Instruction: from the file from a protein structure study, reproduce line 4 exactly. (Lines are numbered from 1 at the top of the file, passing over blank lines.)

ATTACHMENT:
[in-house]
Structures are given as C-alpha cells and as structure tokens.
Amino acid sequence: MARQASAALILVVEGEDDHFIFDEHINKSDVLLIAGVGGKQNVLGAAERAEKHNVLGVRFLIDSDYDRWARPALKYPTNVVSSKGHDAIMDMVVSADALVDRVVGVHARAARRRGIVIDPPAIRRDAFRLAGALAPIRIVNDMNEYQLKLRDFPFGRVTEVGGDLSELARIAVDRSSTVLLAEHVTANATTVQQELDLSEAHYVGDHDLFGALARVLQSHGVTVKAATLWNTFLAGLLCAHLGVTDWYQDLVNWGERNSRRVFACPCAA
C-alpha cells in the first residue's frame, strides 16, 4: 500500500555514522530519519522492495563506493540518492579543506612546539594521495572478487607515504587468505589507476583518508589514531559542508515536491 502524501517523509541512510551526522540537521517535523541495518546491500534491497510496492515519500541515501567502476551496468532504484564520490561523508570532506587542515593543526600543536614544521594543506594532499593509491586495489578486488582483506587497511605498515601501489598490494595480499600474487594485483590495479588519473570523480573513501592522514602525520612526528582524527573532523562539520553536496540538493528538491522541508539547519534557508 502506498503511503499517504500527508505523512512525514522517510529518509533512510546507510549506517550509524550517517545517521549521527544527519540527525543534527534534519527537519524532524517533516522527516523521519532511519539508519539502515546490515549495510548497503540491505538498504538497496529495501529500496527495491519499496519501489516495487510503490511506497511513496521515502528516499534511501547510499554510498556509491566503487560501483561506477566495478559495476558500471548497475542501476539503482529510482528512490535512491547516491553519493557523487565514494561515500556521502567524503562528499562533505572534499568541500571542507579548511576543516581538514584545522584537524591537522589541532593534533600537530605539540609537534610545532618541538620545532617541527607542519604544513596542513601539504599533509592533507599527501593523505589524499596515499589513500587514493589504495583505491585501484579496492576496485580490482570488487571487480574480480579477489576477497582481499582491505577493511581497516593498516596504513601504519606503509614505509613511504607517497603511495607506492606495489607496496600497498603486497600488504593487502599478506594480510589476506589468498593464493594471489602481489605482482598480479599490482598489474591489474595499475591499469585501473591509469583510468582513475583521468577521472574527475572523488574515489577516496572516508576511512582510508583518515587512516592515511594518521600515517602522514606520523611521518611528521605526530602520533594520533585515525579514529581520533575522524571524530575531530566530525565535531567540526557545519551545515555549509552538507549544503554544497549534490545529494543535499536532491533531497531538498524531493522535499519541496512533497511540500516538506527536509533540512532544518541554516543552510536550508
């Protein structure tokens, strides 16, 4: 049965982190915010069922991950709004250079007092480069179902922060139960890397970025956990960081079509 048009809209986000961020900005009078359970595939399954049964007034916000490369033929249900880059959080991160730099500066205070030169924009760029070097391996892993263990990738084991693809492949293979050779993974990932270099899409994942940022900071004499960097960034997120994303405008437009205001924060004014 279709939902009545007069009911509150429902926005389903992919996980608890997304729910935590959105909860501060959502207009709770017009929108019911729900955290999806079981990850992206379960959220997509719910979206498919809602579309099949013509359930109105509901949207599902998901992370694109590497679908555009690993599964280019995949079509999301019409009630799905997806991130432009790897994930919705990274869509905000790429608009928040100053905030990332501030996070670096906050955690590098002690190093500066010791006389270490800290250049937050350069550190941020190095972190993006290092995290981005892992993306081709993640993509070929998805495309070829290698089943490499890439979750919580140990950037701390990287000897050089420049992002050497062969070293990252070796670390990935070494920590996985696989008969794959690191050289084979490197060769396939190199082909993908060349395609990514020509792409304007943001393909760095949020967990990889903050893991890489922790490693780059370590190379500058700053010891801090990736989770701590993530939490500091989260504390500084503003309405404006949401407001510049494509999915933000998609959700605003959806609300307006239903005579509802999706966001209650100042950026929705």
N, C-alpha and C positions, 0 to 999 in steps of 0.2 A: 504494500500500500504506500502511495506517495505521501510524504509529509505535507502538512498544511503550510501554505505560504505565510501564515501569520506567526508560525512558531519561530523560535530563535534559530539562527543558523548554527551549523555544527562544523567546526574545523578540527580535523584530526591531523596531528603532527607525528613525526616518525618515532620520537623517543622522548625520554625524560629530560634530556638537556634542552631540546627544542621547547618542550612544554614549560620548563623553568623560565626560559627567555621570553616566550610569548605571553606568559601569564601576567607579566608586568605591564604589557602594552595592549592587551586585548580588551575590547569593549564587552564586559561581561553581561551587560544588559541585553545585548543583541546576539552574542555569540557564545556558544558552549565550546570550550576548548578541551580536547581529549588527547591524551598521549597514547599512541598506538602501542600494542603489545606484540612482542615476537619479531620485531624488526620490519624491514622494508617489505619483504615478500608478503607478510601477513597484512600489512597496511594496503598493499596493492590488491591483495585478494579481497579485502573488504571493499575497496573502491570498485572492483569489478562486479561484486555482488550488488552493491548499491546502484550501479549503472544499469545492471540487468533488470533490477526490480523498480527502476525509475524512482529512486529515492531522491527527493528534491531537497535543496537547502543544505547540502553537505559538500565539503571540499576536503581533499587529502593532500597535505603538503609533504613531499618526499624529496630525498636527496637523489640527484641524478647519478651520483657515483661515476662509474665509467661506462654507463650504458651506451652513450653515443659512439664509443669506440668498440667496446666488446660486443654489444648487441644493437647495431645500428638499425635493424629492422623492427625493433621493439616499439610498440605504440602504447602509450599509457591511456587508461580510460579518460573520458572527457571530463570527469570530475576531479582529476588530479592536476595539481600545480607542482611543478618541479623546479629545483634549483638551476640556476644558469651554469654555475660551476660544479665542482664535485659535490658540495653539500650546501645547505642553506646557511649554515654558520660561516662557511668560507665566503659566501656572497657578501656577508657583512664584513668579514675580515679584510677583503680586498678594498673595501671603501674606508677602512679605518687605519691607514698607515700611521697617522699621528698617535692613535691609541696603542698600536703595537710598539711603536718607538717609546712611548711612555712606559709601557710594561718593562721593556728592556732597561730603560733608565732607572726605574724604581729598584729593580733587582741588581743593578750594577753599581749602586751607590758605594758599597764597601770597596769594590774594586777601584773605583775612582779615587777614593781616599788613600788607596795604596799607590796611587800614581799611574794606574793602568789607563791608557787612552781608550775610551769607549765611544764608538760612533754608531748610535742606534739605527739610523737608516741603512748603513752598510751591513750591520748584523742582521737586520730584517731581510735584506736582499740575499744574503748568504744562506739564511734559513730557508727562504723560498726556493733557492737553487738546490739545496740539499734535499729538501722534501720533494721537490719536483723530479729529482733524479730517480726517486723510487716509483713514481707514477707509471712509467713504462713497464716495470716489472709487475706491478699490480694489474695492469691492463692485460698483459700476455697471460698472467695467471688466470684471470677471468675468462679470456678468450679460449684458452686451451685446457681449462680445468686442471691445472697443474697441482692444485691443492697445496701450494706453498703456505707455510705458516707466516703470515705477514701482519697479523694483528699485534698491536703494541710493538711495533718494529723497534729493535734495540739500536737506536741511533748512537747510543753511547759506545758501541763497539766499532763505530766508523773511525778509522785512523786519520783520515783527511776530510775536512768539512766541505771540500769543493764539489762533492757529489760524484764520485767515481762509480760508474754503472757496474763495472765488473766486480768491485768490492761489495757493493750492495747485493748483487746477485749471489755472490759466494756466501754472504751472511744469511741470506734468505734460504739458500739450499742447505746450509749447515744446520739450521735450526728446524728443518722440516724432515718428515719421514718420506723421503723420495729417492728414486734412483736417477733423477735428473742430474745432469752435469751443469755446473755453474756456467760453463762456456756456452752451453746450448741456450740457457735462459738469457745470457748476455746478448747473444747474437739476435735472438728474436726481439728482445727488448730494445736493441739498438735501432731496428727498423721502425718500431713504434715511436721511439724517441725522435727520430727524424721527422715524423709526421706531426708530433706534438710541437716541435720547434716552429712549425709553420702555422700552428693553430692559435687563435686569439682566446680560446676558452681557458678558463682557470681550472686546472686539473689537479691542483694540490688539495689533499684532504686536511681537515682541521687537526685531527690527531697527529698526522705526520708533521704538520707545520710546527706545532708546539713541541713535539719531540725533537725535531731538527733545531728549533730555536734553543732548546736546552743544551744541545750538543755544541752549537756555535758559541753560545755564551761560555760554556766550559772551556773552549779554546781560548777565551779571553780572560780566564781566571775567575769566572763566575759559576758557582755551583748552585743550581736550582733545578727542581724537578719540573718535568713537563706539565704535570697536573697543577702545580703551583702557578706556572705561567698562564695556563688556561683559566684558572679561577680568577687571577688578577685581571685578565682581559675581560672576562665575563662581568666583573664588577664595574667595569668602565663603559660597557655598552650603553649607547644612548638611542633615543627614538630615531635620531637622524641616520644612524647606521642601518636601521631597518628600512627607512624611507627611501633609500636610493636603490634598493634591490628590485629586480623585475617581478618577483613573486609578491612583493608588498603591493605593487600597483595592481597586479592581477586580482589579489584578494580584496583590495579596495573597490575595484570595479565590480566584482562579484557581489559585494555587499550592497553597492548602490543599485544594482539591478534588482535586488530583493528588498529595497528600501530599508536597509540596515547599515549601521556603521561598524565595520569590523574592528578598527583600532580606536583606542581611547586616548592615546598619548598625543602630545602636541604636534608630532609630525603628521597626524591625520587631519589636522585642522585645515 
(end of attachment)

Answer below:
C-alpha cells in the first residue's frame, strides 16, 4: 500500500555514522530519519522492495563506493540518492579543506612546539594521495572478487607515504587468505589507476583518508589514531559542508515536491 502524501517523509541512510551526522540537521517535523541495518546491500534491497510496492515519500541515501567502476551496468532504484564520490561523508570532506587542515593543526600543536614544521594543506594532499593509491586495489578486488582483506587497511605498515601501489598490494595480499600474487594485483590495479588519473570523480573513501592522514602525520612526528582524527573532523562539520553536496540538493528538491522541508539547519534557508 502506498503511503499517504500527508505523512512525514522517510529518509533512510546507510549506517550509524550517517545517521549521527544527519540527525543534527534534519527537519524532524517533516522527516523521519532511519539508519539502515546490515549495510548497503540491505538498504538497496529495501529500496527495491519499496519501489516495487510503490511506497511513496521515502528516499534511501547510499554510498556509491566503487560501483561506477566495478559495476558500471548497475542501476539503482529510482528512490535512491547516491553519493557523487565514494561515500556521502567524503562528499562533505572534499568541500571542507579548511576543516581538514584545522584537524591537522589541532593534533600537530605539540609537534610545532618541538620545532617541527607542519604544513596542513601539504599533509592533507599527501593523505589524499596515499589513500587514493589504495583505491585501484579496492576496485580490482570488487571487480574480480579477489576477497582481499582491505577493511581497516593498516596504513601504519606503509614505509613511504607517497603511495607506492606495489607496496600497498603486497600488504593487502599478506594480510589476506589468498593464493594471489602481489605482482598480479599490482598489474591489474595499475591499469585501473591509469583510468582513475583521468577521472574527475572523488574515489577516496572516508576511512582510508583518515587512516592515511594518521600515517602522514606520523611521518611528521605526530602520533594520533585515525579514529581520533575522524571524530575531530566530525565535531567540526557545519551545515555549509552538507549544503554544497549534490545529494543535499536532491533531497531538498524531493522535499519541496512533497511540500516538506527536509533540512532544518541554516543552510536550508